Eliminating Duplicative Regulation of Pesticides

A bipartisan initiative to stop the duplicative regulation of pesticides is H.R. 872, the Reducing Regulatory Burdens Act of 2011. This bill, introduced by Water Resources and Environment Subcommittee Chairman Bob Gibbs, Committee Member Jean Schmidt, and many other Members of Congress, would reverse a costly and needless court ruling to require farmers, ranchers, forest managers, state agencies, city and county municipalities, mosquito control districts, water districts, and others to obtain a duplicative permit under the Clean Water Act (CWA) for the use of pesticides.

The use of pesticides is already highly regulated by the Environmental Protection Agency (EPA) under the Federal Insecticide, Fungicide, Rodenticide Act (FIFRA), and requiring further permits under the Clean Water Act simply isn’t necessary.

Adding a burdensome federal regulatory hurdle to activities that are already properly regulated will drive up costs without any true environmental benefit.  Such unnecessary regulations hurt America's small businesses and hamper job growth.

The House approved this legislation in March 2011, but the bill remains stuck in the Senate, along with other House-passed jobs bills.  Click here for the entire list of House-passed jobs bills awaiting Senate action.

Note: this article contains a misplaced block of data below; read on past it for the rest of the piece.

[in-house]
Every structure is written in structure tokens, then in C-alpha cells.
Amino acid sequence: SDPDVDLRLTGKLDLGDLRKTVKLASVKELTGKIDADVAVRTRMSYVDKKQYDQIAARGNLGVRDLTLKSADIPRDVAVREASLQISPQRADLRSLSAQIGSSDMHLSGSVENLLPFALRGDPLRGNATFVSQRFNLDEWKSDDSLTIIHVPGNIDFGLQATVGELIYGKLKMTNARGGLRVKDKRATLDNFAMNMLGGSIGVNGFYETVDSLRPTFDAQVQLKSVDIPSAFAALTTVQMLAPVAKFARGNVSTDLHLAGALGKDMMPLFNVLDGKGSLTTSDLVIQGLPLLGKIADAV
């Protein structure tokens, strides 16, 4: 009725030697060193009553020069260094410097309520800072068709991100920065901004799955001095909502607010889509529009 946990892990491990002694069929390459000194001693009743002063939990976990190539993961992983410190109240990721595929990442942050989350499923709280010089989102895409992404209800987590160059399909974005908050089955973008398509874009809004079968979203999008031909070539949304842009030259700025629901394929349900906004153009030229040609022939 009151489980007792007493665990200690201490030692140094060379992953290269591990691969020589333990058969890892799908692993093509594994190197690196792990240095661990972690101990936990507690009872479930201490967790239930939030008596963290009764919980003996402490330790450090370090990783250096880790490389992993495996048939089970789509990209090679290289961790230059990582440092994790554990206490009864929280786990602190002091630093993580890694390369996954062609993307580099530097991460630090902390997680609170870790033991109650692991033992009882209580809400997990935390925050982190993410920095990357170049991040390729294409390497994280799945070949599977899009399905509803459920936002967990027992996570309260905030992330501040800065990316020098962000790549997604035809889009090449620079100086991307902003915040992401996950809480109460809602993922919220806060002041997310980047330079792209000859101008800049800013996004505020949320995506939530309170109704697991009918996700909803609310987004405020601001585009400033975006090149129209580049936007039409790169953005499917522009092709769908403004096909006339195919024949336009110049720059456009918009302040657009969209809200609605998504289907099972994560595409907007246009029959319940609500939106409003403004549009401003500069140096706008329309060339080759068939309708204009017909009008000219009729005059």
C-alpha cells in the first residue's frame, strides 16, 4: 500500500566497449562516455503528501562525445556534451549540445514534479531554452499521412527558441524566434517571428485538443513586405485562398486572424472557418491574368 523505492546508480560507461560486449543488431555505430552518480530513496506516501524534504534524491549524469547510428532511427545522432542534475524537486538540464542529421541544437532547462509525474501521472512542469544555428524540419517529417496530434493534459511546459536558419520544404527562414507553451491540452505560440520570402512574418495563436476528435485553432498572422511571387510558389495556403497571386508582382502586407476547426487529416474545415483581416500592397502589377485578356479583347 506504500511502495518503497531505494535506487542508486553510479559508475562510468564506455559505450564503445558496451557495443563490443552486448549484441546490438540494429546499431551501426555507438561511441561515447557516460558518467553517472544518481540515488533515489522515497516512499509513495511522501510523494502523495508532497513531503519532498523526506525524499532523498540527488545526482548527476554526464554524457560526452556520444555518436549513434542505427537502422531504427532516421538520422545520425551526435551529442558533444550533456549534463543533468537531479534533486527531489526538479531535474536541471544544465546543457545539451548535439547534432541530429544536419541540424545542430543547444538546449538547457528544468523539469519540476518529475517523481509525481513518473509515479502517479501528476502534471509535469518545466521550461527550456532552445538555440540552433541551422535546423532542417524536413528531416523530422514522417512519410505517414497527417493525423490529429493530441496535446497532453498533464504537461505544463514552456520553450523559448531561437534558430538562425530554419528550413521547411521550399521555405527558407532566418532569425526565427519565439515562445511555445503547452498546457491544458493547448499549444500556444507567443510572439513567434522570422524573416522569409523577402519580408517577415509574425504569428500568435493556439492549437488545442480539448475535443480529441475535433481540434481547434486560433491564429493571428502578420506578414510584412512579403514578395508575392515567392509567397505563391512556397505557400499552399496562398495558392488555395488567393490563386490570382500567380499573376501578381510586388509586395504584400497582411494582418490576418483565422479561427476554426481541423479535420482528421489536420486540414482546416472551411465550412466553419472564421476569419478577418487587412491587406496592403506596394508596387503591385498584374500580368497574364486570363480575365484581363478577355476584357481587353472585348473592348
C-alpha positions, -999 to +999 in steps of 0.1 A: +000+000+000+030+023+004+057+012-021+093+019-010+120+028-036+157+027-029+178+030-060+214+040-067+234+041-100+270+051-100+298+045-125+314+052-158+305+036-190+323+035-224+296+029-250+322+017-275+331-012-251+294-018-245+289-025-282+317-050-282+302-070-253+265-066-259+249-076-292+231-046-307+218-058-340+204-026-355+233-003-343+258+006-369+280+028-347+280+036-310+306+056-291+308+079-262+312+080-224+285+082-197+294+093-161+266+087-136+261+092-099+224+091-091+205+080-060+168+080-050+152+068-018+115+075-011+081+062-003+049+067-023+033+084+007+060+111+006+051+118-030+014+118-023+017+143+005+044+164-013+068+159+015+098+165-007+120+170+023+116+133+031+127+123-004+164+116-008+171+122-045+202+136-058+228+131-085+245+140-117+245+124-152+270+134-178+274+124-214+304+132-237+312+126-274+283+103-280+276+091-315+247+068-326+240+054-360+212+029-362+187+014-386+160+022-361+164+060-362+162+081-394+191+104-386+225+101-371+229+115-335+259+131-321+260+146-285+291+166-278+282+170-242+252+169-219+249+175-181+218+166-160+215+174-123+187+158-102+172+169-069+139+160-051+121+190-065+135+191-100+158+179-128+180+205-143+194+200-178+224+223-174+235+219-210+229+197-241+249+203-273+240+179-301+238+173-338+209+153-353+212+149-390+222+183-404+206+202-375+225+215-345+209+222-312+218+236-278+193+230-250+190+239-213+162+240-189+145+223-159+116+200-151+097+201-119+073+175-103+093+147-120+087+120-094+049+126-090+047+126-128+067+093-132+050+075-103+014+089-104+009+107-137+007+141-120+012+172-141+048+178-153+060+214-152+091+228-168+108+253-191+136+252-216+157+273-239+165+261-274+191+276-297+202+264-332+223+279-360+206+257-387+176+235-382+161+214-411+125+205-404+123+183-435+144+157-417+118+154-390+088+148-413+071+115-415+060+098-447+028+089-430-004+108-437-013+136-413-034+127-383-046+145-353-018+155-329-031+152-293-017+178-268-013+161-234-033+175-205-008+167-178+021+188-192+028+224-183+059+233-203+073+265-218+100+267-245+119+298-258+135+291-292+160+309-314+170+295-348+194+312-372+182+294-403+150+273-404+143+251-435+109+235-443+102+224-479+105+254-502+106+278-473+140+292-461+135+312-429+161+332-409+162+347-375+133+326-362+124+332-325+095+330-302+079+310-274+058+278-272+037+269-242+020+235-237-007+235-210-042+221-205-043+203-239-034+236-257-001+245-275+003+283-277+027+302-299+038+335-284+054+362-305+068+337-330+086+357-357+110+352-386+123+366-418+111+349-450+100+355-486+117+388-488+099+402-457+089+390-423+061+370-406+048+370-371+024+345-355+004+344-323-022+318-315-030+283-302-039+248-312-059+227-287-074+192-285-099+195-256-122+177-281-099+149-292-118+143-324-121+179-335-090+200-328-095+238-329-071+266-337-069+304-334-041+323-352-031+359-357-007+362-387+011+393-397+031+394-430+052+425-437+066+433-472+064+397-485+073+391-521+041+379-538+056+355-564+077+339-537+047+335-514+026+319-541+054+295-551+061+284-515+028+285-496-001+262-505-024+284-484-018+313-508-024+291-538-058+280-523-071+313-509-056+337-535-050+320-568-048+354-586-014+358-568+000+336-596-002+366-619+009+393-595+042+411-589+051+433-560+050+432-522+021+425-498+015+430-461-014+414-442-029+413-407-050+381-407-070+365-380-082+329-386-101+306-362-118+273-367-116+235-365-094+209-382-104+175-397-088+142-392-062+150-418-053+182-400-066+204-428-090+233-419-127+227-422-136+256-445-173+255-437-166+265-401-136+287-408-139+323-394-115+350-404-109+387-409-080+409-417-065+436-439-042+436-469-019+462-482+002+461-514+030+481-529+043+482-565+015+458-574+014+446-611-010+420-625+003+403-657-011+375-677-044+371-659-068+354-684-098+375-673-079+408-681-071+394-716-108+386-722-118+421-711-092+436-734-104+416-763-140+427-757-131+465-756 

More information:

  • October 31, 2011: Senate Democrats' Failure to Act Leads to Costly, Duplicative Regulatory Burdens
  • March 31, 2011: House Votes to Eliminate Costly, Duplicative Regulatory Burdens on States, Local Governments, Farmers & Others
  • March 16, 2011: Committee Votes to Cut Duplicative Regulations for Proper Use of Pesticides
  • March 2, 2011: Group of Lawmakers Introduce Bill to Eliminate Duplicative Permit Requirement for Pesticide Applications
  • February 16, 2011: Gibbs Says Pending Regulatory Burdens Could Result in “Single Greatest Expansion of the Permitting Process in the History of the Clean Water Act Program”


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